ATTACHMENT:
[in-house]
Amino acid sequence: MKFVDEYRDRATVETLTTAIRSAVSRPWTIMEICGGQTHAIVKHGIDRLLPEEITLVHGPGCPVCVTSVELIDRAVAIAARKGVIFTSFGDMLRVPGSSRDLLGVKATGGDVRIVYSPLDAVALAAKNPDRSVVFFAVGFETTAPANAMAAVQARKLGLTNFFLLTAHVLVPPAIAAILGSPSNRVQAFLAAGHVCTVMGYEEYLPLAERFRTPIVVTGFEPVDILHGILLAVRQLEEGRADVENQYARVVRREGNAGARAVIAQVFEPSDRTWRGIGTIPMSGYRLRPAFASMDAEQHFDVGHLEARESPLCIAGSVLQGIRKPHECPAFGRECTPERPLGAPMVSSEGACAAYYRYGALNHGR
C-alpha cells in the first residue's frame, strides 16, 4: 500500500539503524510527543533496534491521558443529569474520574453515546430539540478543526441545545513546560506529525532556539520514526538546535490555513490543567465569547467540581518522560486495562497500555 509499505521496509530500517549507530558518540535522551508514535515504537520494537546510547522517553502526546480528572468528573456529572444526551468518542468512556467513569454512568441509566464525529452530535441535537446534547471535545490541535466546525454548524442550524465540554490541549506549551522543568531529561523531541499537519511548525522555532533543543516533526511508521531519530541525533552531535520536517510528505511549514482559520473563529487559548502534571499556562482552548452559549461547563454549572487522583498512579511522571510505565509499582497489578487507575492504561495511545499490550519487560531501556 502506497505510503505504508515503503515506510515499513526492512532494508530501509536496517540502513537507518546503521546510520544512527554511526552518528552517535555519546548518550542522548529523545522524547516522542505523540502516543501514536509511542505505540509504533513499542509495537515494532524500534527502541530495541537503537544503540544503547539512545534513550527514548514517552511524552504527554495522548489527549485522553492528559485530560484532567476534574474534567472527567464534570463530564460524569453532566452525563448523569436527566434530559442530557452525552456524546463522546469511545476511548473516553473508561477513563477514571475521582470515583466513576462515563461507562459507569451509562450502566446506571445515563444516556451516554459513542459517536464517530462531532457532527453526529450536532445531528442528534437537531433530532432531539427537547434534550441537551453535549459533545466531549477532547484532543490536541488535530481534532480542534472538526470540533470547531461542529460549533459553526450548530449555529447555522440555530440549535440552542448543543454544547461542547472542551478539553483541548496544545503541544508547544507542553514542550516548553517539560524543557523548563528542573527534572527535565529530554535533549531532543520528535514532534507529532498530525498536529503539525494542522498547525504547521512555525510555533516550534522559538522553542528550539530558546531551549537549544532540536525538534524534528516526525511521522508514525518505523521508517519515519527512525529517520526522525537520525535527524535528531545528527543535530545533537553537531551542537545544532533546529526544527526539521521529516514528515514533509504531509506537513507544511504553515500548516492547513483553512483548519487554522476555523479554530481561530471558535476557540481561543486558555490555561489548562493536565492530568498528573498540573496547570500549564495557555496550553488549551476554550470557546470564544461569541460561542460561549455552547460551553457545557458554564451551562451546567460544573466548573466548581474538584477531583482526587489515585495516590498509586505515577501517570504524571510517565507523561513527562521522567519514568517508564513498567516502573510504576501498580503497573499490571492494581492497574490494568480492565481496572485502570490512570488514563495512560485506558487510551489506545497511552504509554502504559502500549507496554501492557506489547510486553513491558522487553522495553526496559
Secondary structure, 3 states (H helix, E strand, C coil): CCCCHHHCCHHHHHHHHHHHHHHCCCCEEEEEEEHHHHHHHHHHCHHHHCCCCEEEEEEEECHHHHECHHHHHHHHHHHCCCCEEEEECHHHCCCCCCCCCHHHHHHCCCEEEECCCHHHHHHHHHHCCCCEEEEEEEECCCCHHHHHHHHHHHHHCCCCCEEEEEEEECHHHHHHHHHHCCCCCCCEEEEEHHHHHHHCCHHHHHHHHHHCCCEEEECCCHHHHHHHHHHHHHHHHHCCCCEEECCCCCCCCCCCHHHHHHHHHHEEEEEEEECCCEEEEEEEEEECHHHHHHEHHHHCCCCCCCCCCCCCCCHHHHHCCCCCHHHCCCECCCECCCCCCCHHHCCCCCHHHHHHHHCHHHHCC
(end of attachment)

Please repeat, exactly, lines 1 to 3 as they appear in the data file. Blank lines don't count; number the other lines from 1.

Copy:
[in-house]
Amino acid sequence: MKFVDEYRDRATVETLTTAIRSAVSRPWTIMEICGGQTHAIVKHGIDRLLPEEITLVHGPGCPVCVTSVELIDRAVAIAARKGVIFTSFGDMLRVPGSSRDLLGVKATGGDVRIVYSPLDAVALAAKNPDRSVVFFAVGFETTAPANAMAAVQARKLGLTNFFLLTAHVLVPPAIAAILGSPSNRVQAFLAAGHVCTVMGYEEYLPLAERFRTPIVVTGFEPVDILHGILLAVRQLEEGRADVENQYARVVRREGNAGARAVIAQVFEPSDRTWRGIGTIPMSGYRLRPAFASMDAEQHFDVGHLEARESPLCIAGSVLQGIRKPHECPAFGRECTPERPLGAPMVSSEGACAAYYRYGALNHGR
C-alpha cells in the first residue's frame, strides 16, 4: 500500500539503524510527543533496534491521558443529569474520574453515546430539540478543526441545545513546560506529525532556539520514526538546535490555513490543567465569547467540581518522560486495562497500555 509499505521496509530500517549507530558518540535522551508514535515504537520494537546510547522517553502526546480528572468528573456529572444526551468518542468512556467513569454512568441509566464525529452530535441535537446534547471535545490541535466546525454548524442550524465540554490541549506549551522543568531529561523531541499537519511548525522555532533543543516533526511508521531519530541525533552531535520536517510528505511549514482559520473563529487559548502534571499556562482552548452559549461547563454549572487522583498512579511522571510505565509499582497489578487507575492504561495511545499490550519487560531501556 502506497505510503505504508515503503515506510515499513526492512532494508530501509536496517540502513537507518546503521546510520544512527554511526552518528552517535555519546548518550542522548529523545522524547516522542505523540502516543501514536509511542505505540509504533513499542509495537515494532524500534527502541530495541537503537544503540544503547539512545534513550527514548514517552511524552504527554495522548489527549485522553492528559485530560484532567476534574474534567472527567464534570463530564460524569453532566452525563448523569436527566434530559442530557452525552456524546463522546469511545476511548473516553473508561477513563477514571475521582470515583466513576462515563461507562459507569451509562450502566446506571445515563444516556451516554459513542459517536464517530462531532457532527453526529450536532445531528442528534437537531433530532432531539427537547434534550441537551453535549459533545466531549477532547484532543490536541488535530481534532480542534472538526470540533470547531461542529460549533459553526450548530449555529447555522440555530440549535440552542448543543454544547461542547472542551478539553483541548496544545503541544508547544507542553514542550516548553517539560524543557523548563528542573527534572527535565529530554535533549531532543520528535514532534507529532498530525498536529503539525494542522498547525504547521512555525510555533516550534522559538522553542528550539530558546531551549537549544532540536525538534524534528516526525511521522508514525518505523521508517519515519527512525529517520526522525537520525535527524535528531545528527543535530545533537553537531551542537545544532533546529526544527526539521521529516514528515514533509504531509506537513507544511504553515500548516492547513483553512483548519487554522476555523479554530481561530471558535476557540481561543486558555490555561489548562493536565492530568498528573498540573496547570500549564495557555496550553488549551476554550470557546470564544461569541460561542460561549455552547460551553457545557458554564451551562451546567460544573466548573466548581474538584477531583482526587489515585495516590498509586505515577501517570504524571510517565507523561513527562521522567519514568517508564513498567516502573510504576501498580503497573499490571492494581492497574490494568480492565481496572485502570490512570488514563495512560485506558487510551489506545497511552504509554502504559502500549507496554501492557506489547510486553513491558522487553522495553526496559